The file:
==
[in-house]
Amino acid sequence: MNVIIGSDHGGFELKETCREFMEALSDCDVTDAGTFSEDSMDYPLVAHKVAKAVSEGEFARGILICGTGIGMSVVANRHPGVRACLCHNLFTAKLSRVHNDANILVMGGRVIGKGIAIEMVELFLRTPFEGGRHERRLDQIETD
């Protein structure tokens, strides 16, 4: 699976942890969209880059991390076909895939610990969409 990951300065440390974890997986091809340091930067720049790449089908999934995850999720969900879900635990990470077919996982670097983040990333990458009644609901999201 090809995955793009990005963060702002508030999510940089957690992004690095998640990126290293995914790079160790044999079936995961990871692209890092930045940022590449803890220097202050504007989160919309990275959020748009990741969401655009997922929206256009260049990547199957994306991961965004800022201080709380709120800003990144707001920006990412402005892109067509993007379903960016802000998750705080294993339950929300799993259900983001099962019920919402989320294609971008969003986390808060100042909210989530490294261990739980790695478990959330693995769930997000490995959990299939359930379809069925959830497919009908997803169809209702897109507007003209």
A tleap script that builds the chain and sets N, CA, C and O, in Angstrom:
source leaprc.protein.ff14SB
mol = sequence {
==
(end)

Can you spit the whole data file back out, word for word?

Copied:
[in-house]
Amino acid sequence: MNVIIGSDHGGFELKETCREFMEALSDCDVTDAGTFSEDSMDYPLVAHKVAKAVSEGEFARGILICGTGIGMSVVANRHPGVRACLCHNLFTAKLSRVHNDANILVMGGRVIGKGIAIEMVELFLRTPFEGGRHERRLDQIETD
């Protein structure tokens, strides 16, 4: 699976942890969209880059991390076909895939610990969409 990951300065440390974890997986091809340091930067720049790449089908999934995850999720969900879900635990990470077919996982670097983040990333990458009644609901999201 090809995955793009990005963060702002508030999510940089957690992004690095998640990126290293995914790079160790044999079936995961990871692209890092930045940022590449803890220097202050504007989160919309990275959020748009990741969401655009997922929206256009260049990547199957994306991961965004800022201080709380709120800003990144707001920006990412402005892109067509993007379903960016802000998750705080294993339950929300799993259900983001099962019920919402989320294609971008969003986390808060100042909210989530490294261990739980790695478990959330693995769930997000490995959990299939359930379809069925959830497919009908997803169809209702897109507007003209």
A tleap script that builds the chain and sets N, CA, C and O, in Angstrom:
source leaprc.protein.ff14SB
mol = sequence {